Are Gift Cards Taxable to Employees?

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It’s the holiday season, and employers are already out shopping for the perfect gift for their staff. A gift card (or e-gift card) can be a great way for both businesses and individuals to show appreciation. However, if your organization gives gift cards to staff, you need to know the answer to one important question: are gift cards taxable to employees? 

Are Gift Cards Taxable?

Gift cards given to employees count as taxable income and must be reported on Form W-2. However, people often incorrectly assume that IRS rules on gift cards to employees are also covered under de minimis fringe benefit rules.

What Are De Minimis Fringe Benefits?

A de minimis fringe benefit is defined as “one for which, considering its value and the frequency with which it is provided, is so small as to make accounting for it unreasonable or impractical.” In other words, a de minimis fringe benefit is something so minor that the IRS is not concerned about reporting a monetary value for it. As a result, an employee pays zero state or federal income tax for the de minimis benefits.

Unfortunately, gift cards are another story. According to the IRS’s gift card tax rules, since cash and cash-equivalent fringe benefits like gift certificates have a readily-ascertainable value, they do not constitute de minimis fringe benefits. This means that businesses must report the cash value of gift cards as part of an employee’s wages on Form W-2. Furthermore, if the employee is covered for Social Security and Medicare Tax, the value of benefits is also subject to withholding for these taxes in the same way regular wages are taxed.

Want to learn more about how to correctly fill out your W-2s?

How Are Non-Taxable Gifts Determined?

Now, it’s also incorrect to assume that all gift cards won’t fall under the de minimis rule. The question of “are gift cards taxable?” should be asked on a case-by-case basis.

In general, employee gifts and awards of minimal value (like a holiday turkey, for example) generally fall under the de minimis rule and are not taxable. It can be hard to determine what exactly is considered minimal, though, since the IRS has never put a specific dollar amount on the de minimis fringe benefit. However, they have provided some examples. Commonly encountered fringe benefits include:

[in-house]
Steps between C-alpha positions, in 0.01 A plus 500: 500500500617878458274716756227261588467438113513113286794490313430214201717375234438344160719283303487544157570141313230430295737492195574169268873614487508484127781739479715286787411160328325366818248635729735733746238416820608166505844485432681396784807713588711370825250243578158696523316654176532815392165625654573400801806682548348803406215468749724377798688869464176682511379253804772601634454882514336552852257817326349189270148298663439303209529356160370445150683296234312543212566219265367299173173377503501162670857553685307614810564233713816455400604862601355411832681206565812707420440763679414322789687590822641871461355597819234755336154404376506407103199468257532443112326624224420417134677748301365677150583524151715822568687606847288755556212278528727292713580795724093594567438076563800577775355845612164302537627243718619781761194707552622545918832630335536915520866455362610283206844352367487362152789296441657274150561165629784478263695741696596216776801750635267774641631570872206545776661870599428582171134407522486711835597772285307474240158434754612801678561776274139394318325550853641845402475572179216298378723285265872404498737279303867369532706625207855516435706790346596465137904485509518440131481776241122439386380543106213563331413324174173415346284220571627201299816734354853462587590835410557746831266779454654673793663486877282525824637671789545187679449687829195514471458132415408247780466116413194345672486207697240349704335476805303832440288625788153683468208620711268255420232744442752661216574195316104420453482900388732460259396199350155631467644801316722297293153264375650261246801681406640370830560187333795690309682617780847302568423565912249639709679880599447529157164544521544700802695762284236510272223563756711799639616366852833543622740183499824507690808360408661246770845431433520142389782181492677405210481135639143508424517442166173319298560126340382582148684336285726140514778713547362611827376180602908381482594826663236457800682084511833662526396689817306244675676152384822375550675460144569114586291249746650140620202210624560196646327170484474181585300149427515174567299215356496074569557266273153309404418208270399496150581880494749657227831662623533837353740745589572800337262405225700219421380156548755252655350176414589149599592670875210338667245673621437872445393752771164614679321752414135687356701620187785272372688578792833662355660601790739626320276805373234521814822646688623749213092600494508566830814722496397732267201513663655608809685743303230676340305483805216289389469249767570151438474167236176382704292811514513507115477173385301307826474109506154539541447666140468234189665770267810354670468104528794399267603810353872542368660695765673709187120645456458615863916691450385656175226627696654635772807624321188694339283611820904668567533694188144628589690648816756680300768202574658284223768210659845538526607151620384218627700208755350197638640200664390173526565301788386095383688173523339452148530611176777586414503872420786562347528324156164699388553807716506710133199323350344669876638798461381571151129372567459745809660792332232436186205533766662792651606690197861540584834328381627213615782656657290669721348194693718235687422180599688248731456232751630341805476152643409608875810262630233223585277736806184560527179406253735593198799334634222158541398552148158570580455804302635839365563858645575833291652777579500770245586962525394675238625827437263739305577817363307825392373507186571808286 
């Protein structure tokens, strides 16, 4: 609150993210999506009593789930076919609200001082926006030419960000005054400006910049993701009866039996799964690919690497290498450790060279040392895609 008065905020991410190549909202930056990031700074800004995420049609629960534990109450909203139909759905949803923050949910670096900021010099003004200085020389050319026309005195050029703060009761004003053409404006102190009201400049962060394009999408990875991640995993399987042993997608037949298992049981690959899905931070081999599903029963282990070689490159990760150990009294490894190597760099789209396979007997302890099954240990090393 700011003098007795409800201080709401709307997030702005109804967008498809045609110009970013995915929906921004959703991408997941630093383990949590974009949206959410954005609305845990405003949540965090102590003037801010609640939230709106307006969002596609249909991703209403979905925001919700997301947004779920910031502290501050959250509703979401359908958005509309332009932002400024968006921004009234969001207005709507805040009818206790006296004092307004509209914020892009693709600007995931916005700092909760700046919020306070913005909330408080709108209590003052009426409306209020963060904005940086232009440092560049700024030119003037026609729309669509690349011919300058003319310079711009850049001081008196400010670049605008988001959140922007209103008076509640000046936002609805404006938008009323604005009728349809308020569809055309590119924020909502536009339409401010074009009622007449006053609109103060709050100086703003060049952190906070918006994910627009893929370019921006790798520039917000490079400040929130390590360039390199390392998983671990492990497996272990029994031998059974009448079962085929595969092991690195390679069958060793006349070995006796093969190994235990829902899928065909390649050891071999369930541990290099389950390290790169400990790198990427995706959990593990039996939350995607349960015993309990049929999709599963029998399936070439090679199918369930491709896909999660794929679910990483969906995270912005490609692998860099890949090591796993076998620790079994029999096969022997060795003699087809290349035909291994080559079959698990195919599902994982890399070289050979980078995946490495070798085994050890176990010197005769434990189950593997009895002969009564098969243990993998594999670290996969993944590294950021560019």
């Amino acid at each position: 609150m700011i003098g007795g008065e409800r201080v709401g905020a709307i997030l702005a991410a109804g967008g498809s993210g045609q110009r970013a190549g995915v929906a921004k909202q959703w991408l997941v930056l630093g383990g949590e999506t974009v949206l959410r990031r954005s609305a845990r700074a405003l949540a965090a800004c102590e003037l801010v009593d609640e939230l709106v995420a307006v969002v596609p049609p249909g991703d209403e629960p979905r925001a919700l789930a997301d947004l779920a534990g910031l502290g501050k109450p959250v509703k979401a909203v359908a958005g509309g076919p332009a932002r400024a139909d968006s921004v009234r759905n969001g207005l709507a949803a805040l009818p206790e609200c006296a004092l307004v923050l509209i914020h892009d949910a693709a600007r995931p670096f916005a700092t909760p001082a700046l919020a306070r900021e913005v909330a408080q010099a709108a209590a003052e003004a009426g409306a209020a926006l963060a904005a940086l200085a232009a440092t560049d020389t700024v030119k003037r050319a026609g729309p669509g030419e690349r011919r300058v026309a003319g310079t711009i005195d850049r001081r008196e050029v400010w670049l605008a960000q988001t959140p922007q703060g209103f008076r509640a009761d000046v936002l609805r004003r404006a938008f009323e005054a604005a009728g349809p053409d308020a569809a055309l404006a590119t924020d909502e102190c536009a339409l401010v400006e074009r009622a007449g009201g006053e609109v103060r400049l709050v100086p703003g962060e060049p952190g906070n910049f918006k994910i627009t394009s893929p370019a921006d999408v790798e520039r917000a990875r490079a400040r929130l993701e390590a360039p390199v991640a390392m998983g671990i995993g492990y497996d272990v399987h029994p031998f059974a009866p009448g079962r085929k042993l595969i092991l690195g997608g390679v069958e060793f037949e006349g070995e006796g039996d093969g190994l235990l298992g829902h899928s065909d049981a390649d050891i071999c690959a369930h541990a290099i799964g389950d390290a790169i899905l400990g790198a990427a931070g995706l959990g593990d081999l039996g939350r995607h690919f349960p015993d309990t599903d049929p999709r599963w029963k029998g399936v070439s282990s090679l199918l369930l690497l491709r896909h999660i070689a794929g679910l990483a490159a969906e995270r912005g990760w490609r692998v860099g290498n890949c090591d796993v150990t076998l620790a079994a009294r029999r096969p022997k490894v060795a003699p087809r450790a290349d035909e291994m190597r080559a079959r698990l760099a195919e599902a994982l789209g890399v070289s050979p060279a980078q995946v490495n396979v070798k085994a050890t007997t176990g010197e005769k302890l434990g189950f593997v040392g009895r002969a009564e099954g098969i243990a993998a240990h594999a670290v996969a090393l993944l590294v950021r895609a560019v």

• Occasional personal use of an employer’s copying machine in the office (as long as you have restrictions in place, so 85% of the use is for business purposes).
  • Occasional group meals, picnics or cocktail parties for employees and their guest.
  • Occasional theater or sporting event tickets.
  • Flowers, fruit, books or similar items for employees receive under special circumstances (otherwise known as occasionally. For instance, on account of illness, outstanding work performance, etc.)

The common thread in the above examples is frequency. Frequency is a huge deal when it comes to de minimis fringe benefits and what does and does not need to be reported. When it comes to gift cards, however, the requirements are clear: regardless of frequency or the amount of money you paid, gift cards must be reported as part of your employees’ wages. For additional resources on fringe benefits rules and exclusions, see IRS Publication 15-B, Employer’s Tax Guide to Fringe Benefits.

Are you sick of being bogged down by reporting requirements? Give yourself the gift of more free time.

Reporting: The Gift that Keeps on Giving

Giving gifts to your employees is a nice gesture, but it’s important to make sure you’re reporting them correctly, or you could wind up with a result worse than a lump of coal: an IRS notice and penalty. Understanding what is and isn’t taxable income is vital to your organization’s success, both at year-end and beyond.

Gift Card Tax Rules: Frequently Asked Questions

How Much of a Gift Card is Tax Free?

If you're wondering how much of a gift card is tax free, the answer is none. Why? Because it's not an actual 'gift'—it's a purchase. According to the IRS, gift cards given to employees are considered cash equivalent items regardless of the gift card amount. The person redeeming a gift card is essentially using your money to give themselves a present—and that's why none of it is tax free.

Can the IRS Track Gift Cards?

The answer is no, gift cards cannot be tracked by the IRS. When it comes to the IRS and gifting, reporting gift cards is done using the honor system. However, if you are not honest about the gifts you are giving, the issue may come up in an audit.

What are the De Minimis Tax Reporting Rules?

The de minimis tax reporting rules are the IRS’s way of saying that there is no need to report transactions below a certain value. These rules can change from year to year, so make sure you consult a tax professional in order to avoid any potential penalties or issues.

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